Gjøvik Line

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Gjøvik Line
Gjoevik Railway Station.jpg
Overview
Type Railway
System Norwegian railways
Termini Oslo Central Station
Gjøvik Station
Stations 31
Operation
Opening 1902
Owner Norwegian National Rail Administration
Operator(s) NSB Anbud
Character Passenger trains
Rolling stock BM69G
Technical
Line length 124 km
No. of tracks Single
Track gauge 1,435 mm (4 ft 8 12 in)
Electrification 15 kV 16 23 Hz AC
Gjøvik Line
123.83 km Gjøvik Station(1902)
Hunnselva(29 m)
Industrial track
Rv4 Lillehammervegen (76 m)
Norsk olje
Kirkeby(1929)
Øveraasen motorfabrikk
Rv33 Minnesundvegen (ca. 80 m)
Kolonien(1929)
119.38 km Nygard(1902 - juni 2006)
Skogli(1929)
Rv4
115,11 km Breiskallen(1902)
Myhre(1929)
Solhaug(1929)
Raufoss torv(1929)
Fv82 Østvollvegen
111.70 km Raufoss Station(1901)
Hunnselva
Industrial line
Rv4 (ca. 70 m)
Roksvoll(1929)
Rv246 Røstøenvegen (28 m)
106,65 km Reinsvoll Station (1901)
Skreiabanen
Rv4
Bruflat(1929)
Fiskevollen(1940)
100.89 km Eina Station (1901)
Einavatnet(21 m)
Valdresbanen
96.93 km Hågår(1901)
91.80 km Kutjern(1902)
86.12 km Hennung(1923 - juni 2006)
81.23 km Bleiken Station(1901)
Fv44 Hennungvegen
Rv34 Røykenviklinna
Røykenvikbanen (closed in 1957)
71,92 km Jaren Station (1900)
69,60 km Nordtangen (1961 - juni 2006)
67,66 km Gran Station (1900)
61,13 km Lunner Station (1900)
Rv35
Roa-Hønefosslinjen
57,74 km Roa Station (1909)
Røste(172 m)
Kleiva(197 m)
53.39 km Grua Station (1901)
Grua(278 m)
50.47 km Rundelen(1964)
49.11 km Bjørgeseter Station(1902 - june 2006)
47.18 km Viubråtån(1937)
45.75 km Furumo Station(1984)
44.03 km Harestua Station(1901)
40.83 km Stryken Station(1917) not daily
Rv4 Hadelandsveien
Hakadalselva(21 m)
34.48 km Elnes(1939 - juni 2006)
32.07 km Hakadal Station(1900)
30.35 km Varingskollen(1934)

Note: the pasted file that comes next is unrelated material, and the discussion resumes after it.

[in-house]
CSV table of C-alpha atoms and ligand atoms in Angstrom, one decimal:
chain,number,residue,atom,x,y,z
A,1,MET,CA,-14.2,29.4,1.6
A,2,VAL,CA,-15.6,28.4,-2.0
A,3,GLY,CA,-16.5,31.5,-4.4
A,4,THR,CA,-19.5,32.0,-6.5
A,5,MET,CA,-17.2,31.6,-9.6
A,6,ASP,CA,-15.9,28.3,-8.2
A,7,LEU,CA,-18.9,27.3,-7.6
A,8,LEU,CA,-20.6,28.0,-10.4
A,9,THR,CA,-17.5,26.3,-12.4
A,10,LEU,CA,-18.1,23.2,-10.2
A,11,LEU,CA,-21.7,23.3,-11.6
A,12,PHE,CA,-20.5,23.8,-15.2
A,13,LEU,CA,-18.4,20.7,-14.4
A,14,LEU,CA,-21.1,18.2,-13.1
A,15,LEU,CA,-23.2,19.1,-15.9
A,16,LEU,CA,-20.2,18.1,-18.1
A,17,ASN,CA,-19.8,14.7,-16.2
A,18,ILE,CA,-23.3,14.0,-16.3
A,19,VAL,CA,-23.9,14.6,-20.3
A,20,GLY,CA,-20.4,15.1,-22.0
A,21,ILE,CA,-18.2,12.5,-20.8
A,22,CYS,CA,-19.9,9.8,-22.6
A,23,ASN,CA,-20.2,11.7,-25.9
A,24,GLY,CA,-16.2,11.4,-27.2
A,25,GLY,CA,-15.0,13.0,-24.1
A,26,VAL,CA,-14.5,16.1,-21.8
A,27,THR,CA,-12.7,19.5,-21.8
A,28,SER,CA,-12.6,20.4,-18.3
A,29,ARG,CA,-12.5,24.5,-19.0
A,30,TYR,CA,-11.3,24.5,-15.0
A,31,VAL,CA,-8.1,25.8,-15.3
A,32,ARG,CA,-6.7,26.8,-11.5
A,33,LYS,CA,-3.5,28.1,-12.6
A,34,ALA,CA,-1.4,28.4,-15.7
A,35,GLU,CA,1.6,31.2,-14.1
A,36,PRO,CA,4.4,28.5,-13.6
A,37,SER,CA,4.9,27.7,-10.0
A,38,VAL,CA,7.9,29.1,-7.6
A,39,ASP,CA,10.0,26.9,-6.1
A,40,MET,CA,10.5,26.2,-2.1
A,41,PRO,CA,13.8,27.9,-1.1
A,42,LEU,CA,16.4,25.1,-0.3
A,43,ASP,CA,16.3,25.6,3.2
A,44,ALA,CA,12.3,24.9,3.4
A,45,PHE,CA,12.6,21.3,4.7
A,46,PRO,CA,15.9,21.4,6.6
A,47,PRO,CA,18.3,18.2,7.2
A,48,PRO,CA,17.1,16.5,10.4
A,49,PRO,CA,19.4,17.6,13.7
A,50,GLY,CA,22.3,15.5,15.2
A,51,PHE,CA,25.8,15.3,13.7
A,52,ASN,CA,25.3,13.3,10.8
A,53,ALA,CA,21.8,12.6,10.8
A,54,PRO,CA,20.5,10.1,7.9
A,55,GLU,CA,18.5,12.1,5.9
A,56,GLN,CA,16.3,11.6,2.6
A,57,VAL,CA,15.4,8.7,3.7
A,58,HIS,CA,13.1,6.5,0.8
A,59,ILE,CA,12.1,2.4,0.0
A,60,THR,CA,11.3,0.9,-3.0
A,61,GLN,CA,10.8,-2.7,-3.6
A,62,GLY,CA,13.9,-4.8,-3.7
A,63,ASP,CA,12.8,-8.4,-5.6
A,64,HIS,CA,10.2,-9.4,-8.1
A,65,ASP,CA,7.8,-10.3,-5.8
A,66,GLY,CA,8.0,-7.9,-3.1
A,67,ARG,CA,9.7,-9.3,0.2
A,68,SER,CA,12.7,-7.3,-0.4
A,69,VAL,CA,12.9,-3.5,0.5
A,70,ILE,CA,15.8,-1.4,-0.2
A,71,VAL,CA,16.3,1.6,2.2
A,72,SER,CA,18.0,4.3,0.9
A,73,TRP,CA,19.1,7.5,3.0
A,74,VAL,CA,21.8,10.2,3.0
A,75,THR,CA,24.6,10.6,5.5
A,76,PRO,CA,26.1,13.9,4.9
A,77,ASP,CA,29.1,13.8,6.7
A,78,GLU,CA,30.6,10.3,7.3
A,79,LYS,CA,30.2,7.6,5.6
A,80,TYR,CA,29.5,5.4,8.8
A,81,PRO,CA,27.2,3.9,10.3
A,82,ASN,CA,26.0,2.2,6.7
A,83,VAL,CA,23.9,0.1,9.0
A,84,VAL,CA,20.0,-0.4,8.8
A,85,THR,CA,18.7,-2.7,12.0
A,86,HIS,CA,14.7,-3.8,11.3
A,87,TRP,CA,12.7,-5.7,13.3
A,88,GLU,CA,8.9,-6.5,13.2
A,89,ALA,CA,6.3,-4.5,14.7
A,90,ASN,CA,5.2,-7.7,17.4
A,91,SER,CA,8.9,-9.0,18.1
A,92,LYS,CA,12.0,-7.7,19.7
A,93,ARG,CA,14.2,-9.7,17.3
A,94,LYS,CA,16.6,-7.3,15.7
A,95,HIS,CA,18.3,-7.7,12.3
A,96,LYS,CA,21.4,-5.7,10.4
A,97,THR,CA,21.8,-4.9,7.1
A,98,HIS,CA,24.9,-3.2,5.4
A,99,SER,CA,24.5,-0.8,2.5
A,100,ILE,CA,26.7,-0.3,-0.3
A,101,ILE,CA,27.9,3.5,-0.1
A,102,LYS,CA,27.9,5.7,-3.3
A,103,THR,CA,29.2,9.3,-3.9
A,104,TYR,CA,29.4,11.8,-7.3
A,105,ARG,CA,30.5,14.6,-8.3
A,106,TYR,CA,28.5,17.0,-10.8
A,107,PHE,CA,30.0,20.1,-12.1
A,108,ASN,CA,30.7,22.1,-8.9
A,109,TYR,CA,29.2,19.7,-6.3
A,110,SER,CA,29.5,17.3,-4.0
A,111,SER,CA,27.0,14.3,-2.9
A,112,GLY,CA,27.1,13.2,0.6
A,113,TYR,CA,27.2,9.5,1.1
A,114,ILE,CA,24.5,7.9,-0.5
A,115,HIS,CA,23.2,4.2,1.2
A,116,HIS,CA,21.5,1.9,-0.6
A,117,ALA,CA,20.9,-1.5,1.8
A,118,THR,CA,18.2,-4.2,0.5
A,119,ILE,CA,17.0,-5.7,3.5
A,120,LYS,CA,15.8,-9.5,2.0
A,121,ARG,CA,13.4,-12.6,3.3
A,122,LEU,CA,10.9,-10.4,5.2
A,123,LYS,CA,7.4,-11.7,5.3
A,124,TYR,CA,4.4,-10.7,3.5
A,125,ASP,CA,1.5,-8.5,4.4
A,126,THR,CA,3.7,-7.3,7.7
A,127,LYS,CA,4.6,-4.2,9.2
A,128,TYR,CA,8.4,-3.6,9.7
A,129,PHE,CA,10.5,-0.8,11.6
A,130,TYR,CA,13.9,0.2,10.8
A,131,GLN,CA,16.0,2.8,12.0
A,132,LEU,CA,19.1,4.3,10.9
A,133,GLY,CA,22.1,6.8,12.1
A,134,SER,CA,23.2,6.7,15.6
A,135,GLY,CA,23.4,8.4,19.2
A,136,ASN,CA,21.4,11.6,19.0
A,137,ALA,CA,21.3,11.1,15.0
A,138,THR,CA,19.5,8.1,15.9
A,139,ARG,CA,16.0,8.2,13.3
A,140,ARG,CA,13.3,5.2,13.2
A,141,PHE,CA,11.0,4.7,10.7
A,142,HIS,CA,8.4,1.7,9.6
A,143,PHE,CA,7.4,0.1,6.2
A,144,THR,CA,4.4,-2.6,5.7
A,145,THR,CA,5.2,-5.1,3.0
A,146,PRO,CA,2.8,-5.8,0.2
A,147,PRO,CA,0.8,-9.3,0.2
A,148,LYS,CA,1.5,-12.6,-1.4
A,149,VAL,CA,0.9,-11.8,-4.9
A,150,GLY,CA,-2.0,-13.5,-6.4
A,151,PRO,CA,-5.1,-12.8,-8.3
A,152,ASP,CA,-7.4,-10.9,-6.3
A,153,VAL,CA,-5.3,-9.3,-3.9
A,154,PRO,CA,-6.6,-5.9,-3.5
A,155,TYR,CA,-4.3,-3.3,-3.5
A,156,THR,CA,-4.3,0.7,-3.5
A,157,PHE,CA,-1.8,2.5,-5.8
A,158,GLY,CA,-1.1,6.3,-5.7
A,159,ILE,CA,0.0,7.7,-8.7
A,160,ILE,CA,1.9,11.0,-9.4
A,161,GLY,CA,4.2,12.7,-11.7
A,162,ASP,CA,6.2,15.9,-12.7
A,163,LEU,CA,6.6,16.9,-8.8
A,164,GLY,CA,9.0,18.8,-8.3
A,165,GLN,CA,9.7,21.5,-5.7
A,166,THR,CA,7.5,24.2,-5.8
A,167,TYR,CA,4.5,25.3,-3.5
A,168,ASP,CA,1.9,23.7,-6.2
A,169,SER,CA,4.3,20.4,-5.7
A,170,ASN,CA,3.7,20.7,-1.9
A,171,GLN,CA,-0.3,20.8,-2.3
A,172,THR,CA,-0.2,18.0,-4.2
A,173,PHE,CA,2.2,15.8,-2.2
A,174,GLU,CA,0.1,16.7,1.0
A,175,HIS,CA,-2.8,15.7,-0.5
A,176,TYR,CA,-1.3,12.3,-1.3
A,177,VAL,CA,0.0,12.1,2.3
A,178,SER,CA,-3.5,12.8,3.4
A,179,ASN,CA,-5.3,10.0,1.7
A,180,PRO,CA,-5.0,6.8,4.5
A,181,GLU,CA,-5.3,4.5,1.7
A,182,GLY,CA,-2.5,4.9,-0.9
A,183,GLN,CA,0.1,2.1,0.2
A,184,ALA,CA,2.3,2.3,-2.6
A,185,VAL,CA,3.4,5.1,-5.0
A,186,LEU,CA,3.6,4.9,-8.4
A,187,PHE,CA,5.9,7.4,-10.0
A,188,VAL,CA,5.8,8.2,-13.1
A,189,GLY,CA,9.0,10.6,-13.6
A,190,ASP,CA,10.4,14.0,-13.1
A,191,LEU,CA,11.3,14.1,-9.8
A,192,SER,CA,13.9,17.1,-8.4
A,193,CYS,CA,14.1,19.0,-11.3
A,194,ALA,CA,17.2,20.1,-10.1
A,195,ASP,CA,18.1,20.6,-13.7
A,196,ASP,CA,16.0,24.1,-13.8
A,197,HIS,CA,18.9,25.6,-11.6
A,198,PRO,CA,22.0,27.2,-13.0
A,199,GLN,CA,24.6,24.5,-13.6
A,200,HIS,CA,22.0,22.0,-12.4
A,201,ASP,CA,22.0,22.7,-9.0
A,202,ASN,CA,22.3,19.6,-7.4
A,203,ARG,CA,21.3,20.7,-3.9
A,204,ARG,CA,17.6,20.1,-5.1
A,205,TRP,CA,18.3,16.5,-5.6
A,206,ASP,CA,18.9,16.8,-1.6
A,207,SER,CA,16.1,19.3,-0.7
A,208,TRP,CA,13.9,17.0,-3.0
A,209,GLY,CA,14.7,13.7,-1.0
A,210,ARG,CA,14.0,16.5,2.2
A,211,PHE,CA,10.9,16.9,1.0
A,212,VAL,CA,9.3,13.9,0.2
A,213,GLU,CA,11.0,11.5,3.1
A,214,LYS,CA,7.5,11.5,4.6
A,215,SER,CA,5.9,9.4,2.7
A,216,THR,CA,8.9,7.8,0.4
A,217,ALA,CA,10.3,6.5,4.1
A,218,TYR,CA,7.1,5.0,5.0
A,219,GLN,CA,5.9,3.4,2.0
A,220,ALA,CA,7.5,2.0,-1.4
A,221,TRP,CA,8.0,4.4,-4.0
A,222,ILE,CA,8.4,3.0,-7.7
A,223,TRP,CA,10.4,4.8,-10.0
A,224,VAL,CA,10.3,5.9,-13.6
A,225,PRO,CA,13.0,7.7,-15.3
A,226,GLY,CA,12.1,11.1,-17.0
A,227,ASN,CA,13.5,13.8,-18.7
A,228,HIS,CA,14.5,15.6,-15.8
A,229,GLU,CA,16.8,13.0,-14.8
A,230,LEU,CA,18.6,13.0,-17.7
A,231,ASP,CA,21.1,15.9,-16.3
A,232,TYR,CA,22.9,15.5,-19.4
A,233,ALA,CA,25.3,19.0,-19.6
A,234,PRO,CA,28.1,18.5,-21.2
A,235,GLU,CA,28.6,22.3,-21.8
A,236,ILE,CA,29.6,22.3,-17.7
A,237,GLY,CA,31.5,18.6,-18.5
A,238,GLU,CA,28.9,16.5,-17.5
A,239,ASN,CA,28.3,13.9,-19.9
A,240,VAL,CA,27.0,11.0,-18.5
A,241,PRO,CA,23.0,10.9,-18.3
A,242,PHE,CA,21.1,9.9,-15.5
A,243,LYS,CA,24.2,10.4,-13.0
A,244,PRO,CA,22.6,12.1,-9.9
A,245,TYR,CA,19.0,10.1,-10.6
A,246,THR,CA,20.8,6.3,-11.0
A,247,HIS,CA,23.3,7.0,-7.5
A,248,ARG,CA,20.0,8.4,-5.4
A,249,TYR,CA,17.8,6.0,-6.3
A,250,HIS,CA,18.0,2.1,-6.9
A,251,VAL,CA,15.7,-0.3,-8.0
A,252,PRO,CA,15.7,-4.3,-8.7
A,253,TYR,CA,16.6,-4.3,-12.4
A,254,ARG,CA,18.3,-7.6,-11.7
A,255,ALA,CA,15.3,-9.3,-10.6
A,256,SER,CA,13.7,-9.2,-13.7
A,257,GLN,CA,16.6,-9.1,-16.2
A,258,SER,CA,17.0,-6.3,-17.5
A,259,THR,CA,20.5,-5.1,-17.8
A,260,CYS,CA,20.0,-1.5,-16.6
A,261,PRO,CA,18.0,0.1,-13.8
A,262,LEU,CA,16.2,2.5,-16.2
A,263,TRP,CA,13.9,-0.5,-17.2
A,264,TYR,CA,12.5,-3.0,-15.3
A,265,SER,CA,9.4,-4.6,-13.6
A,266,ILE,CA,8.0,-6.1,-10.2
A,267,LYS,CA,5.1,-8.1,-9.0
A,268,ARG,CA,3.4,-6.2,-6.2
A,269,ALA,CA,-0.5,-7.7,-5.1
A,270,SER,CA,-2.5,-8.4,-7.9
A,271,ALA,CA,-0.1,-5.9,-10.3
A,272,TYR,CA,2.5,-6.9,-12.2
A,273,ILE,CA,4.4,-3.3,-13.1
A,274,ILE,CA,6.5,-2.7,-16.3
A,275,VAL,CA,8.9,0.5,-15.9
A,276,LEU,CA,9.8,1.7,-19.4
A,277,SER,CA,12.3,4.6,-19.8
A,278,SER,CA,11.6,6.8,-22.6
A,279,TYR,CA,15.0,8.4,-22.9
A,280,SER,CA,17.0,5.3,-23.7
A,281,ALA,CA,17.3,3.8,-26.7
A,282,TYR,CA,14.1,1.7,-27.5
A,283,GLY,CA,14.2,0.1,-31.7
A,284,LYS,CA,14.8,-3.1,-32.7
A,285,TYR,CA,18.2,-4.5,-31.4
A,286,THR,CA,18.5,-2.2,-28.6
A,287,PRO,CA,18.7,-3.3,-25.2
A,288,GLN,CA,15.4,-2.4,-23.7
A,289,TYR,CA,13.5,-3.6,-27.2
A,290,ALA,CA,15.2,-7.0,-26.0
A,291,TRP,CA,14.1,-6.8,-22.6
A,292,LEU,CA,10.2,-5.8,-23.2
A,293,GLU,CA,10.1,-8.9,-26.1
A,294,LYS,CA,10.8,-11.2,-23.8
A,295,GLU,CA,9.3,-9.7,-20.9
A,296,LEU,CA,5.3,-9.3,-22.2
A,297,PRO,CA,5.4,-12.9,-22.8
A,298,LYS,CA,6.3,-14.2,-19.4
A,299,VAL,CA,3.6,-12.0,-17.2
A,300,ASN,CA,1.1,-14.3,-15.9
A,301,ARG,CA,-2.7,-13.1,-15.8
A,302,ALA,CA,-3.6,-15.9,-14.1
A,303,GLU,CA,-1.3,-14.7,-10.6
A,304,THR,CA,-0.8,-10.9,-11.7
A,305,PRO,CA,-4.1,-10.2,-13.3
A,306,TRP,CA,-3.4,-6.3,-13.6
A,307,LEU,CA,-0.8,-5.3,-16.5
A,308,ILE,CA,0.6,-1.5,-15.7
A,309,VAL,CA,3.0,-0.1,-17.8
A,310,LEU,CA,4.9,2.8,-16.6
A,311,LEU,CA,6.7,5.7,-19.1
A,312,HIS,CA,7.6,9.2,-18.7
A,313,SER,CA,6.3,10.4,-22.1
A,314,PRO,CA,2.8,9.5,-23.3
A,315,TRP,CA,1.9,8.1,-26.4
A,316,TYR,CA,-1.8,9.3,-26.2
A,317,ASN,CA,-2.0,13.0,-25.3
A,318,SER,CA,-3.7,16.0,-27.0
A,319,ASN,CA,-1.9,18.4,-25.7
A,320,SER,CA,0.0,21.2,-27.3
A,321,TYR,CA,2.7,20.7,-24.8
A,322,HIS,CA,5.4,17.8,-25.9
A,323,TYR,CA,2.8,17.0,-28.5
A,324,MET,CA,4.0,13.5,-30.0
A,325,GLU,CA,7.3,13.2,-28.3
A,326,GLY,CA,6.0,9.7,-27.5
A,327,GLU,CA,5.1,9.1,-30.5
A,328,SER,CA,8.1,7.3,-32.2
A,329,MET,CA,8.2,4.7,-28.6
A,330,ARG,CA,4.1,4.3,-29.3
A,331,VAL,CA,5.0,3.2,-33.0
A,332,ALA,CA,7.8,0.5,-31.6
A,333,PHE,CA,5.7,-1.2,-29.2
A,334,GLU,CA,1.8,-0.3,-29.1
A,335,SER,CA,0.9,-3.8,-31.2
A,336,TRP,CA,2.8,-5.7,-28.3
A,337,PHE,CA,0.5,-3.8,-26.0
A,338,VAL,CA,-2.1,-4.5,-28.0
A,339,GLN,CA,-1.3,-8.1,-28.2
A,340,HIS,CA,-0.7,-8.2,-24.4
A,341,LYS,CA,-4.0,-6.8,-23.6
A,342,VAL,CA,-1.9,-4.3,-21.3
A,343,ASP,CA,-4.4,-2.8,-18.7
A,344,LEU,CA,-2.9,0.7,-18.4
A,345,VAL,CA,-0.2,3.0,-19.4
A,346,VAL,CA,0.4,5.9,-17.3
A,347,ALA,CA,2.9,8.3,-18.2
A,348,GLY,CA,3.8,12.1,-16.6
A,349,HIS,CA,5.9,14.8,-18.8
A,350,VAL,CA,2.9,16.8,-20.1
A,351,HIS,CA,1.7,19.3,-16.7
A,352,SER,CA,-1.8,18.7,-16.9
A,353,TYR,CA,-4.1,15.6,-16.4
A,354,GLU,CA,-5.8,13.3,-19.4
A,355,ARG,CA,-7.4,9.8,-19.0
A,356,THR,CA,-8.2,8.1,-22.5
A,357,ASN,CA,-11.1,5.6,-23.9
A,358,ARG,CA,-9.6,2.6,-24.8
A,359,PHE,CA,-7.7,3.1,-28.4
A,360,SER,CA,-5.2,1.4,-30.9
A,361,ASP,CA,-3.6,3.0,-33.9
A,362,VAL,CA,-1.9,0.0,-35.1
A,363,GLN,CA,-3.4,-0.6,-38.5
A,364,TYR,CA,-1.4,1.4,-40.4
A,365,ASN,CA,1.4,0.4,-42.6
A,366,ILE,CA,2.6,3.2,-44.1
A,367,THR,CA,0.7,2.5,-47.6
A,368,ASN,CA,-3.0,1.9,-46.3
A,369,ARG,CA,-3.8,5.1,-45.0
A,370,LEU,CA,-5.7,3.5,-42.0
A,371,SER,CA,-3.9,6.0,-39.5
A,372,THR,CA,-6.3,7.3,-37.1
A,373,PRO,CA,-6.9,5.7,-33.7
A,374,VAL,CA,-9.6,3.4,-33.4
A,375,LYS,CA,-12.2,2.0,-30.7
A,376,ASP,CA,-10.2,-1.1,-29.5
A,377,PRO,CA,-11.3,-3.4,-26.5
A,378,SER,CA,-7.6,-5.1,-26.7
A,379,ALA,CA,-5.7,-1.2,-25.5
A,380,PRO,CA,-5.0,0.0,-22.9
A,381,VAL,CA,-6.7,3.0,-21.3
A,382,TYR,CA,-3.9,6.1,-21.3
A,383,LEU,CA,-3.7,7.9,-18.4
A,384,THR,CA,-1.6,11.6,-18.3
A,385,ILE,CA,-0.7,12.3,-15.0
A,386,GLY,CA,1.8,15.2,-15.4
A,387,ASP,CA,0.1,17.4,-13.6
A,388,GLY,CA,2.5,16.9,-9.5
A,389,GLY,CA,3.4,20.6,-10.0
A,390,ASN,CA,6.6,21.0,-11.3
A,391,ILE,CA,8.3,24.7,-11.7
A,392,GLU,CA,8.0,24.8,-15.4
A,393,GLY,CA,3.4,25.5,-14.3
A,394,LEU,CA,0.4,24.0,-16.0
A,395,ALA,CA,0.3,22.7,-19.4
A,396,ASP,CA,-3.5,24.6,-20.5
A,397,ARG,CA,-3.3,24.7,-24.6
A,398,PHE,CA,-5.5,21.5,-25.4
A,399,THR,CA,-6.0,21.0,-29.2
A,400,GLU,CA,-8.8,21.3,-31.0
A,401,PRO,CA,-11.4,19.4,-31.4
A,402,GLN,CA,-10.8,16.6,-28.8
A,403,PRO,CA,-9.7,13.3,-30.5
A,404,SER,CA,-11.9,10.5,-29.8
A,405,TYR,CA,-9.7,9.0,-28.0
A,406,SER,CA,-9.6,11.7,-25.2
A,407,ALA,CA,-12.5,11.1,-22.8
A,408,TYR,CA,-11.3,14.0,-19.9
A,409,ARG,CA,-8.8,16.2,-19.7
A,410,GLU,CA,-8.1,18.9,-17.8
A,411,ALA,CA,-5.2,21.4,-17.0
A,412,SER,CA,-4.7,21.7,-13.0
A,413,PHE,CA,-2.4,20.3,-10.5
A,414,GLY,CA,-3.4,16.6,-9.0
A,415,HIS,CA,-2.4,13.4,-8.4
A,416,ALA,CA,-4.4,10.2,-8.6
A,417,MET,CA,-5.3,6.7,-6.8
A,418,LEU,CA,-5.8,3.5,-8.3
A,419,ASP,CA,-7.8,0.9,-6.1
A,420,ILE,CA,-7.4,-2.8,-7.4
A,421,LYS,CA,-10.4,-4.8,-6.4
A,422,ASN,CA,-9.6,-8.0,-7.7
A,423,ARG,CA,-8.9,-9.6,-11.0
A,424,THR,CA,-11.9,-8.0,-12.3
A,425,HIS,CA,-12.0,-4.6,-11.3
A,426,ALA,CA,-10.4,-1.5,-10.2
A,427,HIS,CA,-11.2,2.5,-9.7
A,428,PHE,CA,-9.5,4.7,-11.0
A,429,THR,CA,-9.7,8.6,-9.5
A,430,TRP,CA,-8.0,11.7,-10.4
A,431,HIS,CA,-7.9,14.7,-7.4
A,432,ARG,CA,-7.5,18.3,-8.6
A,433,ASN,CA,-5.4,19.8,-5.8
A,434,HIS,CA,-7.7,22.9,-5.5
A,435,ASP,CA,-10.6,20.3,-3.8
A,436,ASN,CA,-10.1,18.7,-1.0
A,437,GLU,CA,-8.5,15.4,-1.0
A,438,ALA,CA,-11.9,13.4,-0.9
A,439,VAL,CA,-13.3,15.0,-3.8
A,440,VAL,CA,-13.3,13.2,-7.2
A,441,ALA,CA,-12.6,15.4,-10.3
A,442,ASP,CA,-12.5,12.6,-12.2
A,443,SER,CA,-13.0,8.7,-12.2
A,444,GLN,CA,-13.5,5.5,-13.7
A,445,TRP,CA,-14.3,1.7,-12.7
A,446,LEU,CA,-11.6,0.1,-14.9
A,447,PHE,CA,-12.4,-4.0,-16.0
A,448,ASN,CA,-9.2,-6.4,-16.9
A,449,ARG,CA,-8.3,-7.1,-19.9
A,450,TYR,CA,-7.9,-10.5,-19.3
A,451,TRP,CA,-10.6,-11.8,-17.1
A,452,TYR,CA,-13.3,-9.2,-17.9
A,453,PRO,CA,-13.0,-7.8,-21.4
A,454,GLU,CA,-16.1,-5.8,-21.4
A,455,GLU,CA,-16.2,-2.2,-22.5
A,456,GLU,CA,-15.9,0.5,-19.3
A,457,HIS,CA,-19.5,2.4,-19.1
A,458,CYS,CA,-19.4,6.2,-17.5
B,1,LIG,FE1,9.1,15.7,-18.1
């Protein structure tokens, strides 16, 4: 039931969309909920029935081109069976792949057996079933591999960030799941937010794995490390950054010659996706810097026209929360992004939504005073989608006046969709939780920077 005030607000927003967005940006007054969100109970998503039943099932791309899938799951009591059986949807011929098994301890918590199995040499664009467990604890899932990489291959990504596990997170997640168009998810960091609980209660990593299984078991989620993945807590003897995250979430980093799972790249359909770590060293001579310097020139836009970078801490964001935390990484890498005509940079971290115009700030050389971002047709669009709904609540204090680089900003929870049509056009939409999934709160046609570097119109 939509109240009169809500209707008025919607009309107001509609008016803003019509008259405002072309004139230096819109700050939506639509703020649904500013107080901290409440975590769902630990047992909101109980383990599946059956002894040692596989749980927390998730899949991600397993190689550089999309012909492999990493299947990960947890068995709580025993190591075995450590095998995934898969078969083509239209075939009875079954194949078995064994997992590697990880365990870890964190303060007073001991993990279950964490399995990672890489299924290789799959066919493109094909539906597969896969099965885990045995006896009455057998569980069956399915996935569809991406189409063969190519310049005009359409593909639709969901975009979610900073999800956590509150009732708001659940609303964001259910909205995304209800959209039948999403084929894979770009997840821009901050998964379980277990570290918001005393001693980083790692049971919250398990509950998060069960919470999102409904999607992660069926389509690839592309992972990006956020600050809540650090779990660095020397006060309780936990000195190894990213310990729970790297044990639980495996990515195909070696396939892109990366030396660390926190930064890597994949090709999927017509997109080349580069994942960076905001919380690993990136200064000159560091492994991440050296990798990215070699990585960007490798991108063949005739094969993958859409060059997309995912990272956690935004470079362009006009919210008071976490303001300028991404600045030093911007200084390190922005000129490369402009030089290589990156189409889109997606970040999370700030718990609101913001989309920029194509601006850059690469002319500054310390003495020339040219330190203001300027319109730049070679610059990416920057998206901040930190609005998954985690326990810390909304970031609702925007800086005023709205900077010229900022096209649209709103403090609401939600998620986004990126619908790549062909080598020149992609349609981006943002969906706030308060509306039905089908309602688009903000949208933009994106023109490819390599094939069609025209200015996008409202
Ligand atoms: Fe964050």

27.73 km Åneby Station(1905)
Åneby(177 m)
24.26 km Nittedal Station(1900)
Movatn(175 m)
19.34 kmMovatn Station (1927)
17.68 kmSnippen Station (1934)
15,85 km Sandermosen(1909 - juni 2006)
Rådalen II(24 m)
Rådalen I(55 m)
branch line to Kjelsås Bruk
10.28 km Kjelsås Station(1900)
(34 m)
Rv150 Rolf Wickstrøms vei (26 m)
Christiania Spigerverk
8.30 km Nydalen Station(1946)
ca 7.1km Oslo T-bane Storo2006
6.82 km Grefsen Station(1900)
Hans Nielsen Hauges gate (22 m)
Rv4 Trondheimsveien
Kornsilo
Sinsen
Alnabanen
4.45 km Tøyen Station(1904)
(ca. 400 m)
Gardermobanen (single track)
Hovedbanen
2.57 km EtterstadGardermobanen (to spor)
2.17 km Kværner Station(1958 - 1977)
Rv190 (1987, 34 m)
VålerengaHovedbanen
Rv161 St. Halvards gate
GrønlandØstfoldbanen
0.27 km Oslo S(1854)
Oslo Tunnel(1980)

The Gjøvik Line (Norwegian: Gjøvikbanen) is a Norwegian railway line between Oslo and Gjøvik. It was originally named the North Line (Nordbanen) and ran between Grefsen and Røykenvik. The line was completed to Gjøvik in 1902. The Gjøvik Line was one of the first lines of the Norwegian railway system which was to be contracted on public service obligation, but it was the state owned Norges Statsbaner which won it through its subsidiary NSB Anbud.

The line[edit]

The lines is the smallest and least trafficked railway line from Oslo, and the only single track line in the capital. Like most other Norwegian railway lines, the entire 124 km long line is electrified at 15 kV 16 23 Hz AC.

It serves some of the northern neighborhoods of Oslo, and has a few stations in the woods of Nordmarka. Further north the line serves the municipality of Nittedal. At Roa, the Roa–Hønefoss Line branches off to Hønefoss, where it continues as the Bergen Line. Formerly, most trains between Oslo and Bergen used this route, but nowadays most passenger trains run on the route through Drammen, which is slightly longer but which runs through more densely populated areas. Freight trains however often use the line over Roa. Further north, the Gjøvik Line runs through the district of Toten before ending at Gjøvik.

Gjøvikbanen formerly had three branch lines, the Røykenvik Line, the Valdres Line and the Skreia Line. All these lines are now closed.

Most of the service on the Gjøvik Line is provided by electric multiple units. The passenger routes are served by the newly (2006) redesigned Type 69D multiple units named Type 69G, rebuilt in Denmark by Danske Statsbaner (DSB).

External links[edit]